Date: 2022–05
    URL: http://d.repec.org/n?u=RePEc:arx:papers:2205.05614&r=
  13. By: Andreas Haupt; Aroon Narayanan
    Abstract: Consider a bandit learning environment. We demonstrate that popular learning algorithms such as Upper Confidence Band (UCB) and $\varepsilon$-Greedy exhibit risk aversion: when presented with two arms of the same expectation, but different variance, the algorithms tend to not choose the riskier, i.e. higher variance, arm. We prove that $\varepsilon$-Greedy chooses the risky arm with probability tending to $0$ when faced with a deterministic and a Rademacher-distributed arm. We show experimentally that UCB also shows risk-averse behavior, and that risk aversion is present persistently in early rounds of learning even if the riskier arm has a slightly higher expectation. We calibrate our model to a recommendation system and show that algorithmic risk aversion can decrease consumer surplus and increase homogeneity. We discuss several extensions to other bandit algorithms, reinforcement learning, and investigate the impacts of algorithmic risk aversion for decision theory.
    Date: 2022–05
    URL: http://d.repec.org/n?u=RePEc:arx:papers:2205.04619&r=
  14. By: Cyril Bachelard; Apostolos Chalkis; Vissarion Fisikopoulos; Elias Tsigaridas
    Abstract: We propose novel randomized geometric tools to detect low-volatility anomalies in stock markets; a principal problem in financial economics. Our modeling of the (detection) problem results in sampling and estimating the (relative) volume of geodesically non-convex and non-connected spherical patches that arise by intersecting a non-standard simplex with a sphere. To sample, we introduce two novel Markov Chain Monte Carlo (MCMC) algorithms that exploit the geometry of the problem and employ state-of-the-art continuous geometric random walks (such as Billiard walk and Hit-and-Run) adapted on spherical patches. To our knowledge, this is the first geometric formulation and MCMC-based analysis of the volatility puzzle in stock markets. We have implemented our algorithms in C++ (along with an R interface) and we illustrate the power of our approach by performing extensive experiments on real data. Our analyses provide accurate detection and new insights into the distribution of portfolios' performance characteristics. Moreover, we use our tools to show that classical methods for low-volatility anomaly detection in finance form bad proxies that could lead to misleading or inaccurate results.
    Date: 2022–05
    URL: http://d.repec.org/n?u=RePEc:arx:papers:2205.03852&r=
  15. By: van Loon, Austin
    Abstract: Since the beginning of this millennium, data in the form of human-generated text in a machine-readable format has become increasingly available to social scientists, presenting a unique window into social life. However, harnessing vast quantities of this highly unstructured data in a systematic way presents a unique combination of analytical and methodological challenges. Luckily, our understanding of how to overcome these challenges has also developed greatly over this same period. In this article, I present a novel typology of the methods social scientists have used to analyze text data at scale in the interest of testing and developing social theory. I describe three “families” of methods: analyses of (1) term frequency, (2) document structure, and (3) semantic similarity. For each family of methods, I discuss their logical and statistical foundations, analytical strengths and weaknesses, as well as prominent variants and applications.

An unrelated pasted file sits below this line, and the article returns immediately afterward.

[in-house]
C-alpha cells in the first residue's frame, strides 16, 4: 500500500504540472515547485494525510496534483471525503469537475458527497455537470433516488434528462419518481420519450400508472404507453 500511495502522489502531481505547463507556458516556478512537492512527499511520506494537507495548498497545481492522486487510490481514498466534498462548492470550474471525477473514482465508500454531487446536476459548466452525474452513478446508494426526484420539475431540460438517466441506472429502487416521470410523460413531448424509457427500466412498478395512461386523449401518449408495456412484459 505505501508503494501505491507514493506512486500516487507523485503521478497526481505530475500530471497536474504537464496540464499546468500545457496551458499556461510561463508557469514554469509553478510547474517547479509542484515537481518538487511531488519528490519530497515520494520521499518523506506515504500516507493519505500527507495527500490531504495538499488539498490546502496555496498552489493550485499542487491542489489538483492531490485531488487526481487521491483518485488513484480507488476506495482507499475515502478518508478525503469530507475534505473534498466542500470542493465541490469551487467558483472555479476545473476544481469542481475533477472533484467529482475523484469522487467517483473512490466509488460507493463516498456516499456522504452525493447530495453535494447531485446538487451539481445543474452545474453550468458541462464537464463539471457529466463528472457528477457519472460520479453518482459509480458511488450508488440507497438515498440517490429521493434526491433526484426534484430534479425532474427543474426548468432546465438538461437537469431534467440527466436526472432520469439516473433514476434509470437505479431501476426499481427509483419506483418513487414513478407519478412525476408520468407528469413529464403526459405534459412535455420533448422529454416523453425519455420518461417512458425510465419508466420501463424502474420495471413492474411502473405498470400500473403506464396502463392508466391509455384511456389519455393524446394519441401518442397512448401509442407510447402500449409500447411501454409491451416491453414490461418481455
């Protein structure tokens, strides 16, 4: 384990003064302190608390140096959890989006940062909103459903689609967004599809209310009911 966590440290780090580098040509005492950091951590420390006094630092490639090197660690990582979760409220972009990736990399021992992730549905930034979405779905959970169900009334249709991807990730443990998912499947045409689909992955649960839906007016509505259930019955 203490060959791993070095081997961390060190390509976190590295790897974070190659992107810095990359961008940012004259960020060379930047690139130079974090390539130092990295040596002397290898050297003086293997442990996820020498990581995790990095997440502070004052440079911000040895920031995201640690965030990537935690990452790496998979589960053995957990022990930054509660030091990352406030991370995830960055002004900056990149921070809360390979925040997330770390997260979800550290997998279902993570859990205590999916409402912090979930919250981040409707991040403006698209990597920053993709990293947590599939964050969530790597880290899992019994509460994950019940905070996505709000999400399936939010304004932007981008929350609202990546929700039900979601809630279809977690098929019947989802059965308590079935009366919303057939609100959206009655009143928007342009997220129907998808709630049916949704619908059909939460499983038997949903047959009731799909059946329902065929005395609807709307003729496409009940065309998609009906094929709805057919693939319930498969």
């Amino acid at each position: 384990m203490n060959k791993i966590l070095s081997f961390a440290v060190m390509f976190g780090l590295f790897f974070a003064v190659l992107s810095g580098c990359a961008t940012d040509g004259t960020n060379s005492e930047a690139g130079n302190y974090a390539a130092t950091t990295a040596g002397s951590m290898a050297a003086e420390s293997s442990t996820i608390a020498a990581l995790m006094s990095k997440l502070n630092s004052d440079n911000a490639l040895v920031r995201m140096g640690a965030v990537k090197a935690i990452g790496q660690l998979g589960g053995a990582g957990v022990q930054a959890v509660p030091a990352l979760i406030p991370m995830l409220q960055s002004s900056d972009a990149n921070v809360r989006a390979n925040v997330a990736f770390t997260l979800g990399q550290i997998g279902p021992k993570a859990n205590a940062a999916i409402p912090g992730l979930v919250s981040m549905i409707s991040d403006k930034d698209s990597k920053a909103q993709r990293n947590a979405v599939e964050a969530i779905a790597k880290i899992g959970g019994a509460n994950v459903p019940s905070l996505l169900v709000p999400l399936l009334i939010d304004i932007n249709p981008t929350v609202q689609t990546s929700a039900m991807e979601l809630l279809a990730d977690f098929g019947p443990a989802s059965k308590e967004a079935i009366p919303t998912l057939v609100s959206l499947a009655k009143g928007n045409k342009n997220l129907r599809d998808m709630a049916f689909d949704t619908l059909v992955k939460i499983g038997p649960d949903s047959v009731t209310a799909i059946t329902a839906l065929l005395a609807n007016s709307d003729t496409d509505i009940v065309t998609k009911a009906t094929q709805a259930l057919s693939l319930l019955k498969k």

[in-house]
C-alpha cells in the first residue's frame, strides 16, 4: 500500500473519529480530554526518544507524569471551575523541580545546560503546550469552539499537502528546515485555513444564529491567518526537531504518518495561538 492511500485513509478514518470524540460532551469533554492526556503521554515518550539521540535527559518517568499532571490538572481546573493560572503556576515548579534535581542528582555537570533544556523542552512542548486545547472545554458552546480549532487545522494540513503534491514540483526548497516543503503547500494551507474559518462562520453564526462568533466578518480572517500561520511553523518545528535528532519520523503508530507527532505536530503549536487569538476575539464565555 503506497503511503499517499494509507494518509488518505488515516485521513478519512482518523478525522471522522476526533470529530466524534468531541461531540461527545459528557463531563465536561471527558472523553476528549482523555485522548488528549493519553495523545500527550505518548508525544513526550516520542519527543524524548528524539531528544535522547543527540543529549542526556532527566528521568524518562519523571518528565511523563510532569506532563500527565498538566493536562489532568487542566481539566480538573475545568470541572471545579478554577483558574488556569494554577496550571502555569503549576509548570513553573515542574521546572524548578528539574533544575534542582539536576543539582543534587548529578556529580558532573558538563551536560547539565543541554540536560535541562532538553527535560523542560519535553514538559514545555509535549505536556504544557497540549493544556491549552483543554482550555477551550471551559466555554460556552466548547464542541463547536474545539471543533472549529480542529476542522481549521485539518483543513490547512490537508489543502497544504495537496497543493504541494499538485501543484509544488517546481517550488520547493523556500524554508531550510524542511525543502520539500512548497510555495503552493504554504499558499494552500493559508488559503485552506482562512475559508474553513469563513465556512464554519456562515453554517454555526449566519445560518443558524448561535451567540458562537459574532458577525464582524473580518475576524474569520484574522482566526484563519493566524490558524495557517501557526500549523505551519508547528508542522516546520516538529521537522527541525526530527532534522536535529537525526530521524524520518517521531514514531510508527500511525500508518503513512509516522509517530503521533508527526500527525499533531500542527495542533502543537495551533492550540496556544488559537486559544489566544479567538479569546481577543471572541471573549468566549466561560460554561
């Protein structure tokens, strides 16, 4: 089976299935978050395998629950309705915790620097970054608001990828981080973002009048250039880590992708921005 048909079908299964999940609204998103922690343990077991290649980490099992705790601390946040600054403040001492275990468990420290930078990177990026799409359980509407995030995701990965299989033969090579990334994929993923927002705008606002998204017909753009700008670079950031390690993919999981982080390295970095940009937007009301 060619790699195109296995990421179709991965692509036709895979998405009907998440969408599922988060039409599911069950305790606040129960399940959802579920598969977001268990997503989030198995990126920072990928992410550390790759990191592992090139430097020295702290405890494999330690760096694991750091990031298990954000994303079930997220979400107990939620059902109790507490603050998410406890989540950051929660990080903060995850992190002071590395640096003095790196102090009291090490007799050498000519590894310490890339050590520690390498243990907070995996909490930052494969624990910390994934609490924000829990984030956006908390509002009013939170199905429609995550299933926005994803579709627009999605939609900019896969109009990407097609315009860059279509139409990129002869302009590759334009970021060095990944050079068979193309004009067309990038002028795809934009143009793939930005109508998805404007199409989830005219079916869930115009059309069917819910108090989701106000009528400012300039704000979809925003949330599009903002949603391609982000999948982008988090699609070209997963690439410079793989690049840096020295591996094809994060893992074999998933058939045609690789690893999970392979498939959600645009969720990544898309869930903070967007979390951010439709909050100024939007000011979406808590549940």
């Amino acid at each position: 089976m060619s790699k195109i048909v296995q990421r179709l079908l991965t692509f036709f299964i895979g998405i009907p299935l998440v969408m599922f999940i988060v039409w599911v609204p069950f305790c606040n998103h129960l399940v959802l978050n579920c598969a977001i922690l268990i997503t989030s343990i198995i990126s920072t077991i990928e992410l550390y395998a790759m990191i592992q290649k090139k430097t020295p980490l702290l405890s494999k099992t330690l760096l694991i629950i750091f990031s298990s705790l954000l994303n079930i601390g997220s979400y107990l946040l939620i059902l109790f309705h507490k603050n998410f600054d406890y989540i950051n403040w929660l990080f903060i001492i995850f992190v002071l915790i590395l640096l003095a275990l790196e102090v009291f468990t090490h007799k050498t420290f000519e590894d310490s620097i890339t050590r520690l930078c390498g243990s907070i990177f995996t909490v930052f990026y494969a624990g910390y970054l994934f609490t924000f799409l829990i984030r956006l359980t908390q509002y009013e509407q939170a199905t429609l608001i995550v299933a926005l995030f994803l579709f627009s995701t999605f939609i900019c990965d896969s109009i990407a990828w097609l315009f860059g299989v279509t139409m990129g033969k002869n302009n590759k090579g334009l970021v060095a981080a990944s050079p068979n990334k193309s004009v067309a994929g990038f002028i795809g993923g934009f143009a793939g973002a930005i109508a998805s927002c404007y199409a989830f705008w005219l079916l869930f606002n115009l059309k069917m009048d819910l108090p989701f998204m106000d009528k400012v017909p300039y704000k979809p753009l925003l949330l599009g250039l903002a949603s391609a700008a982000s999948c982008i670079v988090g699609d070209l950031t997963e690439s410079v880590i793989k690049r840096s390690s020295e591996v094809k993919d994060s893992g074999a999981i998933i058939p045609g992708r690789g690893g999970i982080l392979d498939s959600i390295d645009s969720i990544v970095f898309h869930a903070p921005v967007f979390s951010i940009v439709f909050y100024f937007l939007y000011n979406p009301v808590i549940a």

Date: 2022–05–07
    URL: http://d.repec.org/n?u=RePEc:osf:socarx:htnej&r=
  16. By: Chenrui Zhang; Xinyi Wu; Hailu Deng; Huiwei Zhang
    Abstract: Based on the commentary data of the Shenzhen Stock Index bar on the EastMoney website from January 1, 2018 to December 31, 2019. This paper extracts the embedded investor sentiment by using a deep learning BERT model and investigates the time-varying linkage between investment sentiment, stock market liquidity and volatility using a TVP-VAR model. The results show that the impact of investor sentiment on stock market liquidity and volatility is stronger. Although the inverse effect is relatively small, it is more pronounced with the state of the stock market. In all cases, the response is more pronounced in the short term than in the medium to long term, and the impact is asymmetric, with shocks stronger when the market is in a downward spiral.
    Date: 2022–05
    URL: http://d.repec.org/n?u=RePEc:arx:papers:2205.05719&r=
  17. By: Bratanova, Alexandra; Pham, Hien; Mason, Claire; Hajkowicz, Stefan; Naughtin, Claire; Schleiger, Emma; Sanderson, Conrad; Chen, Caron; Karimi, Sarvnaz
    Abstract: We demonstrate how cluster analysis underpinned by analysis of revealed technology advantage can be used to differentiate geographic regions with comparative advantage in artificial intelligence (AI). Our analysis uses novel datasets on Australian AI businesses, intellectual property patents and labour markets to explore location, concentration and intensity of AI activities across 333 geographical regions. We find that Australia's AI business and innovation activity is clustered in geographic locations with higher investment in research and development. Through cluster analysis we identify three tiers of AI capability regions that are developing across the economy: ‘AI hotspots’ (10 regions), ‘Emerging AI regions’ (85 regions) and ‘Nascent AI regions’ (238 regions). While the AI hotspots are mainly concentrated in central business district locations, there are examples when they also appear outside CBD in areas where there has been significant investment in innovation and technology hubs. Policy makers can use the results of this study to facilitate and monitor the growth of AI capability to boost economic recovery. Investors may find these results helpful to learn about the current landscape of AI business and innovation activities in Australia.